What You Need to Know About Alzheimer's Disease

Learn about the causes of Alzheimer's and get tips to help lower your risk.

wooden table with a photo album and polaroid photographs

Alzheimer’s disease is a progressive brain disorder that affects memory, behavior and thinking abilities. It’s the leading cause of dementia, or a decline of cognitive function that interferes with daily activities.

Alzheimer’s is quite common, with a new diagnosis made every 65 seconds in the U.S., and the numbers are on the rise. According to a study published in September 2018 by researchers from the Centers for Disease Control and Prevention (CDC), in 2014 Alzheimer’s and related dementias affected an estimated 5 million Americans age 65 and older, or 1.6 percent of the population. By the year 2060, that number is expected to more than double to 3.3 percent, when it’s predicted that 13.9 million Americans will have the disease.

Symptoms of Alzheimer's typically appear after age 60 and the risk of developing it double every five years after age 65.

Scientists are still learning about the causes of Alzheimer’s, but it involves the buildup of abnormal protein clumps, called “plaques” and “tangles,” in the brain. The exact role of plaques and tangles is still being studied, but experts believe they keep brain cells from communicating with each other and may eventually cause cell death.

Alzheimer's symptoms

Symptoms vary for each person and change as the disease progresses. Early on, you might experience forgetfulness, a shorter attention span and difficulty finishing familiar tasks.

Other early-stage symptoms include:

  • Concentration problems
  • The inability to store new information
  • Planning difficulties
  • Trouble functioning at work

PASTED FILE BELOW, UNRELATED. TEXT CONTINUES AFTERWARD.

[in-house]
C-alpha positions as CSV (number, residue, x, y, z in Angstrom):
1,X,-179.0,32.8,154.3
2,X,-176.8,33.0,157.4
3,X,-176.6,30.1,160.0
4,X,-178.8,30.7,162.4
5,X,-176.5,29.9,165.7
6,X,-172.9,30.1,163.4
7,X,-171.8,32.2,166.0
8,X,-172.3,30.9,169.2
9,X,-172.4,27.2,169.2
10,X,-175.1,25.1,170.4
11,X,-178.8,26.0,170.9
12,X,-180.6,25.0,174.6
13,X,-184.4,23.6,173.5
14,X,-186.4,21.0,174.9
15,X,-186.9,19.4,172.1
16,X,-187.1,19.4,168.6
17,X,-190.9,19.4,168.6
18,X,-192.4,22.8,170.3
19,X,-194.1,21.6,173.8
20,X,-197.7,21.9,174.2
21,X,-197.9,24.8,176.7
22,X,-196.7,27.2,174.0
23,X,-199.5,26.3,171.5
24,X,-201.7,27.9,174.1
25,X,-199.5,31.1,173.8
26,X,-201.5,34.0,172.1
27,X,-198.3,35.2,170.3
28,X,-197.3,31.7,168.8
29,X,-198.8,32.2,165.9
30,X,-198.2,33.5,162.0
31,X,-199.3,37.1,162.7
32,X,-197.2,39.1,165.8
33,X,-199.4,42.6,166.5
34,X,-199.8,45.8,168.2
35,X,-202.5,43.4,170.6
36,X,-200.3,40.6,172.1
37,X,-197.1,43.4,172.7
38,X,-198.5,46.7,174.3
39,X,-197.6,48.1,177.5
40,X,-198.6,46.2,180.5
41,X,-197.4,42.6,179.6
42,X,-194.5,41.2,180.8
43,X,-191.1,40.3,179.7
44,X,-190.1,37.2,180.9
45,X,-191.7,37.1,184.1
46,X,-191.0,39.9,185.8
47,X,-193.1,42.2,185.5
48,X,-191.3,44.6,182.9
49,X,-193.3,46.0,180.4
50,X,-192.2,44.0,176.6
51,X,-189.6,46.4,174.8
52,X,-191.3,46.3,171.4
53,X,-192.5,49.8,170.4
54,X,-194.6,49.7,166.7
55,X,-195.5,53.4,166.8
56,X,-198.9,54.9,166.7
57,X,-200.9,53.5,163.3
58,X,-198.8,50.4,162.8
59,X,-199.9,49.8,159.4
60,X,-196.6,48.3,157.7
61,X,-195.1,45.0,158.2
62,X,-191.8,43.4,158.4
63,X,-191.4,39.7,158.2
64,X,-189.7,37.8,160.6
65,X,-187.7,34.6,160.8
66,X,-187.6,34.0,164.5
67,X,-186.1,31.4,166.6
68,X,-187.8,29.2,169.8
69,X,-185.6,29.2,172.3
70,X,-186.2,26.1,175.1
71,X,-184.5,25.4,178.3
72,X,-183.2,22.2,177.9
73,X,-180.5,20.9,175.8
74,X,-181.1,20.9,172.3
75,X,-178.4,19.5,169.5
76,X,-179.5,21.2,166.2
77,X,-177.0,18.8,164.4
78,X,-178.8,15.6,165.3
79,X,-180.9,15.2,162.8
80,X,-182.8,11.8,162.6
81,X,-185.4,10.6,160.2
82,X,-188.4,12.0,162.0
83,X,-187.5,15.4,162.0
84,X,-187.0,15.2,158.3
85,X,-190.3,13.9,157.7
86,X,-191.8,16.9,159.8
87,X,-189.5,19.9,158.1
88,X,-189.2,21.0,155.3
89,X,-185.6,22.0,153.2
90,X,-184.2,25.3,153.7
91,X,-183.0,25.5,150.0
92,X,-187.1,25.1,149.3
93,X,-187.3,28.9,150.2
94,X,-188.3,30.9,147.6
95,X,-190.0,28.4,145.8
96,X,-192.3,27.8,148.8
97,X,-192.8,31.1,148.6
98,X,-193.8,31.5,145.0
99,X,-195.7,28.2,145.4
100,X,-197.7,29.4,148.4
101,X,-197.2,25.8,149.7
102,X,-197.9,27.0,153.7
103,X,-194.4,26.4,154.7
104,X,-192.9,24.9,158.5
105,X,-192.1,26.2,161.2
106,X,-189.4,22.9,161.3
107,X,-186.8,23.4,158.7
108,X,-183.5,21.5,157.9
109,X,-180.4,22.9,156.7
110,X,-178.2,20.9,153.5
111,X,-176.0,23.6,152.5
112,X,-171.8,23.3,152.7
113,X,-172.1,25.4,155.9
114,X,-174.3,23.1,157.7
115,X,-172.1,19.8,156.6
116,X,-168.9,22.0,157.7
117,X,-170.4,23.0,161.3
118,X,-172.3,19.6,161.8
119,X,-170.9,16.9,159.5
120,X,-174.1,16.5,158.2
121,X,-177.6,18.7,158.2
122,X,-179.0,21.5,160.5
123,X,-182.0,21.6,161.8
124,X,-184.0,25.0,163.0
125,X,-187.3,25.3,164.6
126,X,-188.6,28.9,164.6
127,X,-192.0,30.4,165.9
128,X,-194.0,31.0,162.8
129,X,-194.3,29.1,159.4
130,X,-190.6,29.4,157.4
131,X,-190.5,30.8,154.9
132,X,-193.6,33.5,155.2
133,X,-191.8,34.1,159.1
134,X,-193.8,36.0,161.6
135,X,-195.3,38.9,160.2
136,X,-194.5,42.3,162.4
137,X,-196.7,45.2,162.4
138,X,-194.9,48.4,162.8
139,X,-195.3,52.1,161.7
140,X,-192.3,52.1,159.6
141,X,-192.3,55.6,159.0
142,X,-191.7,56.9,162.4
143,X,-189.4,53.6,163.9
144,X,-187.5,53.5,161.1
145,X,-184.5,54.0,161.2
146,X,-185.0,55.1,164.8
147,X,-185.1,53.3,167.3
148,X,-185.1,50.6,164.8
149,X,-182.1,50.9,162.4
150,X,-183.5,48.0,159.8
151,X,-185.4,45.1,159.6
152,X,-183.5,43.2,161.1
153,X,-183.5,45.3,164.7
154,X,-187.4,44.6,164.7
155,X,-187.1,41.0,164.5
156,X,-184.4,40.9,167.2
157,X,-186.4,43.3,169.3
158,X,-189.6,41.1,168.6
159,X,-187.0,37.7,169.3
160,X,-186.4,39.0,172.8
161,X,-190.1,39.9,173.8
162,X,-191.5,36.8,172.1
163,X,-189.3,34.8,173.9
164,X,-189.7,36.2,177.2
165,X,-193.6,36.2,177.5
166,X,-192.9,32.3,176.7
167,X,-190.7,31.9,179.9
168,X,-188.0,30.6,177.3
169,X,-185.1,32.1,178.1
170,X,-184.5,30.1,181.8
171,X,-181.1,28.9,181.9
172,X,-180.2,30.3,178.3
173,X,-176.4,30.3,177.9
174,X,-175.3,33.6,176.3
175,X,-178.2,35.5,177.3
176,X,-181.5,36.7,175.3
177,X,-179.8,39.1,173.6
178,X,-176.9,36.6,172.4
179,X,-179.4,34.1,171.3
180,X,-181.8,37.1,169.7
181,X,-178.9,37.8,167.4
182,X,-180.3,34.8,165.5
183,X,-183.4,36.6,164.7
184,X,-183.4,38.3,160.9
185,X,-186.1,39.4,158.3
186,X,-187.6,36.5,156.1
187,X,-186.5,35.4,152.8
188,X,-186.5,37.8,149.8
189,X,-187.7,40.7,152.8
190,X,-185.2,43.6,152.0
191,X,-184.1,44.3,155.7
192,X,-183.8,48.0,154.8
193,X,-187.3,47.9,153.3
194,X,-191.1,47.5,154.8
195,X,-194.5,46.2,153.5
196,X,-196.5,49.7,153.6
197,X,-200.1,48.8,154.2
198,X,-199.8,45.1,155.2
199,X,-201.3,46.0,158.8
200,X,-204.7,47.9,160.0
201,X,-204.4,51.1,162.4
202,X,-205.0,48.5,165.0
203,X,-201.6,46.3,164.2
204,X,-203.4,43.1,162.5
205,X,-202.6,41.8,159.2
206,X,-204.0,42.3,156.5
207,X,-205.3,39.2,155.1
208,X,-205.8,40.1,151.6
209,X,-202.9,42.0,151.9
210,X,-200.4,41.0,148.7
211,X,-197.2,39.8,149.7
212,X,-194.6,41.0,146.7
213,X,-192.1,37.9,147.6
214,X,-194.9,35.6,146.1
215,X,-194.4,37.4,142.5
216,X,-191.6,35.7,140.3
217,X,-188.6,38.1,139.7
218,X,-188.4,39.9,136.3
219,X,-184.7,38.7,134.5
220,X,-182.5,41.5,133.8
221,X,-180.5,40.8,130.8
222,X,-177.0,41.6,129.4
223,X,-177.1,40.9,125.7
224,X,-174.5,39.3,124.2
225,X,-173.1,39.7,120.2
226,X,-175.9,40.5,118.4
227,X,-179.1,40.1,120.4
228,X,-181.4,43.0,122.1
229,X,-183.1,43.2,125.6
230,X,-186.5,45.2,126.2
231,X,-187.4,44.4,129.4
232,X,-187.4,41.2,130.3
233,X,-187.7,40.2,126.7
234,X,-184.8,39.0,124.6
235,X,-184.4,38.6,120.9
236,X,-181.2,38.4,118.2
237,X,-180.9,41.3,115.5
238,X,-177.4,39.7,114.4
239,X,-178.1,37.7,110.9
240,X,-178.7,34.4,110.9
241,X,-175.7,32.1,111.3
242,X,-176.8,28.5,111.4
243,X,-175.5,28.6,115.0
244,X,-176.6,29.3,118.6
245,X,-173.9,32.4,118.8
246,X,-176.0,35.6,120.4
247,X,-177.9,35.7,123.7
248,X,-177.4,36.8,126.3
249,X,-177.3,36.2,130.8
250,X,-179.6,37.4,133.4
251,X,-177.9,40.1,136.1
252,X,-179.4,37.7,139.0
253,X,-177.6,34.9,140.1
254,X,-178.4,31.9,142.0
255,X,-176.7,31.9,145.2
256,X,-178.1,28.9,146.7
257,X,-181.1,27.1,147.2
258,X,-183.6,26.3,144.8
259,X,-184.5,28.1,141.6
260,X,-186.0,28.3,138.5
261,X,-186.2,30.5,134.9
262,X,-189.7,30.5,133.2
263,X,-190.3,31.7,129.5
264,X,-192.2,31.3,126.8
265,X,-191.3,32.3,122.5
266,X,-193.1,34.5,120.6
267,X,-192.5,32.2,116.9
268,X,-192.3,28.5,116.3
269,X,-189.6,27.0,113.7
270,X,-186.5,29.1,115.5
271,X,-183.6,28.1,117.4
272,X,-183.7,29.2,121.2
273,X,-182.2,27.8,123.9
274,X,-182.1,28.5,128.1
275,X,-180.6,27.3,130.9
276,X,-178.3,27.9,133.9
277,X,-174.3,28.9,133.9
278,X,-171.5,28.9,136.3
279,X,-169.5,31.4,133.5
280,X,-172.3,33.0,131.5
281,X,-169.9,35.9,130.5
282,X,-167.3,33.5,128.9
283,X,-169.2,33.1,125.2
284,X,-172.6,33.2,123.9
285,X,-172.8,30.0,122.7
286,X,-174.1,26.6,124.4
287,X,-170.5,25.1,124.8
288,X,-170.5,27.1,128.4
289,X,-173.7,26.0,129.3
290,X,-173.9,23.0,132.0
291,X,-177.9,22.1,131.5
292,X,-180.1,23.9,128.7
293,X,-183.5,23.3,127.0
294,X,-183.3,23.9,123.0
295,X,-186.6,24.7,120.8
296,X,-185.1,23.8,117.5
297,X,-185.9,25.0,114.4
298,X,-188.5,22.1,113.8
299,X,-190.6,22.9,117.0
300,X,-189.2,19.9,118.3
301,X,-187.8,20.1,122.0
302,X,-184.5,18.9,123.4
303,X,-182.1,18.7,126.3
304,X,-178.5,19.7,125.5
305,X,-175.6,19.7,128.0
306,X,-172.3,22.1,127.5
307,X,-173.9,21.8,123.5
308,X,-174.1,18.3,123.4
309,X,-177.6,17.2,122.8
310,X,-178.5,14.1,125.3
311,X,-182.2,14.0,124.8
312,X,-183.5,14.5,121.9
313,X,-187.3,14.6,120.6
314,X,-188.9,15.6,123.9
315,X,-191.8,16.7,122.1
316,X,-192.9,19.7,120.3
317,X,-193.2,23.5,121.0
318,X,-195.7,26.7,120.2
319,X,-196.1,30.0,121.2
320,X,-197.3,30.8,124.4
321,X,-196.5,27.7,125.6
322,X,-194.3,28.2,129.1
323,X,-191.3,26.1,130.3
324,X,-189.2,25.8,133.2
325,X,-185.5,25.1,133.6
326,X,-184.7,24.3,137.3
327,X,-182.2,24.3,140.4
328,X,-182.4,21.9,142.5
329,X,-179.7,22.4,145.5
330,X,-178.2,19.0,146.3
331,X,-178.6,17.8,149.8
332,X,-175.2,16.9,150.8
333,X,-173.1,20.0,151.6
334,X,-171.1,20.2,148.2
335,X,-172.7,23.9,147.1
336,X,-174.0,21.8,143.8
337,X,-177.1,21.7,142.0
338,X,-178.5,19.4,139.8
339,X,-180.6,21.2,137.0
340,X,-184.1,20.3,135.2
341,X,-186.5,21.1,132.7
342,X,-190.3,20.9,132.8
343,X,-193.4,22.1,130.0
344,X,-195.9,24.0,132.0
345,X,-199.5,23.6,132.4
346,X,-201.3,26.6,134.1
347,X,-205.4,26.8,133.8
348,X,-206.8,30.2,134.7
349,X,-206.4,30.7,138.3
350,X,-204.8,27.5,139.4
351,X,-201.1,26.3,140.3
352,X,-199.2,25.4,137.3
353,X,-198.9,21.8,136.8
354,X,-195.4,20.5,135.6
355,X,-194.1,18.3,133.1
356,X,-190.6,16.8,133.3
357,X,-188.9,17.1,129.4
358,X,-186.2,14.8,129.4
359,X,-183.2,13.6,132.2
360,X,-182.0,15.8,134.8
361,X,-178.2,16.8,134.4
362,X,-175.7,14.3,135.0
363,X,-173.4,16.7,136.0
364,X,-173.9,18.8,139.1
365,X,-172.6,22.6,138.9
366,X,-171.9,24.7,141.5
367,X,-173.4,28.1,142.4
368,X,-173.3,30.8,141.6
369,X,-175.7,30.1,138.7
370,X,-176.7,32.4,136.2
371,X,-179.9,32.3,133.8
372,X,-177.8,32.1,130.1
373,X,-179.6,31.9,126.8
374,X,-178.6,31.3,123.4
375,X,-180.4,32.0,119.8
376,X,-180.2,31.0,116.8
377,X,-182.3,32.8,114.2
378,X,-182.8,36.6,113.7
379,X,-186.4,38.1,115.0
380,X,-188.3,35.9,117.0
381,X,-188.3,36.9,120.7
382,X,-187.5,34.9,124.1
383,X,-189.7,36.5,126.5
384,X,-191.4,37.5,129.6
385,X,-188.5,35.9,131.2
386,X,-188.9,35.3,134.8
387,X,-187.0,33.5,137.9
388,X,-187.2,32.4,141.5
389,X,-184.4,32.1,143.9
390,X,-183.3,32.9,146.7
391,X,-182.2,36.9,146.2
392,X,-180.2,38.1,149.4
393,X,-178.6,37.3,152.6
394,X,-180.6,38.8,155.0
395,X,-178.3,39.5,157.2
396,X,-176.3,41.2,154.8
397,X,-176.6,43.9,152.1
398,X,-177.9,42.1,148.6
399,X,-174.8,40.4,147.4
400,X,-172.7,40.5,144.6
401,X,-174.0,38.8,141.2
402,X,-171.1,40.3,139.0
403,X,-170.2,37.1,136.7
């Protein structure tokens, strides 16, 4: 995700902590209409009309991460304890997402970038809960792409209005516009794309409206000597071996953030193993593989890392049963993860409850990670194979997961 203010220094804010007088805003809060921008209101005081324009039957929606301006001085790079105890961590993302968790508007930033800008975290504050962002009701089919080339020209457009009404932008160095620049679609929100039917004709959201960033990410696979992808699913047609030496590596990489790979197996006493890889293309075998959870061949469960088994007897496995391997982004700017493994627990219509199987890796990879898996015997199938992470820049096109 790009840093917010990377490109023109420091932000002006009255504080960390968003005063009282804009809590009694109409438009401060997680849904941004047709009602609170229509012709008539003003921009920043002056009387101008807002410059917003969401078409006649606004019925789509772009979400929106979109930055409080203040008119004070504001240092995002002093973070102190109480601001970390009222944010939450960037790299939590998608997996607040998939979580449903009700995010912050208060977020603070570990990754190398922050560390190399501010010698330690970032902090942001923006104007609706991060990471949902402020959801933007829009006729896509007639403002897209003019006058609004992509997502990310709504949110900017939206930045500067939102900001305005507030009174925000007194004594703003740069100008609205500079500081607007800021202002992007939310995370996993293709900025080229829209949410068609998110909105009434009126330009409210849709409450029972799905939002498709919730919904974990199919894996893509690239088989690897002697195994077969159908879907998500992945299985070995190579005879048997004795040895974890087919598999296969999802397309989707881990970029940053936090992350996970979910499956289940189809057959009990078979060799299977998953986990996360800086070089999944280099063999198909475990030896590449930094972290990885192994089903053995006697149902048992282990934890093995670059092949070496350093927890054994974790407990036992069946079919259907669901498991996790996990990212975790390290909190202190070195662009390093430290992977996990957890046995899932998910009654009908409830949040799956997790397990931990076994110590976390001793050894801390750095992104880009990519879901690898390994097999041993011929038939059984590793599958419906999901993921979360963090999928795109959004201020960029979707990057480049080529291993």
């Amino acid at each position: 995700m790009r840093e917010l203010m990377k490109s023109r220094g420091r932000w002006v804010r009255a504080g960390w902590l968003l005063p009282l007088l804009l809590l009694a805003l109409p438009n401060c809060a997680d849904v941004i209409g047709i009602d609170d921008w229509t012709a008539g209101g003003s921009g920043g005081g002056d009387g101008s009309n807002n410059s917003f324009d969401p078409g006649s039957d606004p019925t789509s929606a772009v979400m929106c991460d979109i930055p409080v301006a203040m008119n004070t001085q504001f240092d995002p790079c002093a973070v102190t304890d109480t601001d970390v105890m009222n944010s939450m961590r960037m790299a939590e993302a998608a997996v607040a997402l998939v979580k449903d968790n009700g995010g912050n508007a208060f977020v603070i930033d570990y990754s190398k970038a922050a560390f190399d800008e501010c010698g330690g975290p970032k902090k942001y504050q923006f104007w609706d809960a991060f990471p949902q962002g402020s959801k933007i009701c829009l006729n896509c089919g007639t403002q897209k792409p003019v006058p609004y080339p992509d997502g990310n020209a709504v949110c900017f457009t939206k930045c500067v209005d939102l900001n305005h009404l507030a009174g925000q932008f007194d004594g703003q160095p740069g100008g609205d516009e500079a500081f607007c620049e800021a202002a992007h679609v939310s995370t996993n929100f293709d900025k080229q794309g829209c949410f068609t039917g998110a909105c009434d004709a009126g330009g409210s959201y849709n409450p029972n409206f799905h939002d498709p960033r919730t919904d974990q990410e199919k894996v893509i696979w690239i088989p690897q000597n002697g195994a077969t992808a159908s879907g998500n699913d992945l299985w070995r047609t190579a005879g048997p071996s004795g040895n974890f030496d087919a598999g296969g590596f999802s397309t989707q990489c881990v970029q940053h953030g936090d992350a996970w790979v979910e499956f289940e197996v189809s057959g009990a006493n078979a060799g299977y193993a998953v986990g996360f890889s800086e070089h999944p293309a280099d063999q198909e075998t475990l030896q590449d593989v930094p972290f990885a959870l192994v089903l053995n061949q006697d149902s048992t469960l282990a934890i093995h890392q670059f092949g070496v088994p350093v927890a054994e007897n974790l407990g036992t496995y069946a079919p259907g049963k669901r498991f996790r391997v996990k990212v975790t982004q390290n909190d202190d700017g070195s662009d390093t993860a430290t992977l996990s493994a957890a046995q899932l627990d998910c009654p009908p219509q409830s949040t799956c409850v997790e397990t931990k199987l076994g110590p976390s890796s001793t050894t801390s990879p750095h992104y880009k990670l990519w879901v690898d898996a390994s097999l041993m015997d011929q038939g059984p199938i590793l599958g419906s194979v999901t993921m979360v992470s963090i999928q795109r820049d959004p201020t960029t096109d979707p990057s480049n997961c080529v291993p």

Some people with early-stage symptoms might be experiencing mild cognitive impairment (MCI). People with MCI have worse memory problems, compared to others their age, but are still able to function in daily life. Just because you have MCI, doesn’t necessarily mean you’ll develop Alzheimer’s—your symptoms may remain the same or get better over time.

As the disease progresses to the moderate or middle-stage, you may:

  • Forget personal information like your address or phone number
  • Have a hard time recognizing family and friends
  • Experience hallucinations or delusions
  • Wander or get lost more often

Finally, late-stage Alzheimer’s can interfere with basic bodily functions like the ability to walk, swallow or control bowel and bladder habits. This stage normally requires full-time assistance from a caregiver who can help with personal care needs.

Diagnosis and treatment

If you experience symptoms like forgetfulness or a shorter attention span, your doctor will start to monitor your cognitive skills over time and regularly ask questions about your behaviors. Since it's difficult to accurately answer those questions by yourself, you should bring a friend or family member with you to appointments. If your cognitive health continues to decline, your doctor will perform medical tests to rule out other conditions. For example, they may take blood or urine samples to check for diabetes or thyroid problems, or send you for an MRI scan to check for other brain conditions.

People with a strong family history of Alzheimer’s disease might be more likely to develop the condition. If you have close relatives with Alzheimer's, let your doctor know so they can begin cognitive testing at the appropriate age.

There's no cure for Alzheimer's currently, but there are medications that can offer symptom relief. The goal of treatment is to maximize your quality of life and give you as much meaningful time with loved ones as possible.

Why are more Americans dying of Alzheimer’s?

Alzheimer’s is the sixth-leading cause of death in the US, according to a 2017 report from the CDC, and deaths from Alzheimer’s more than doubled (123 percent) between 2000 and 2015. Since people over age 65 are most at risk for Alzheimer’s, the CDC suggests this increase may be due, at least in part, to people living longer. It could also be attributed to more accurate Alzheimer’s diagnoses, or doctors correctly naming it as cause of death. It's important to note that Alzheimer's affects far more women than men, as well, and the death rate among women jumped 63 percent between 1999 and 2014.

How to lower your risk

While you can’t prevent Alzheimer’s, certain healthy habits may offer some protection:

  • Avoid tobacco: Make a quit plan or find an addiction specialist near you.
  • Follow the MIND Diet.
  • Exercise regularly: Aim for 150 minutes of moderate aerobic exercise or 75 minutes of vigorous aerobic exercise weekly.
  • Add simple, brain-boosting habits, such as reading, to your daily routine.

If you experience Alzheimer’s symptoms, don’t wait to see your doctor. A prompt diagnosis can let treatment start sooner, which may help you stay independent longer.

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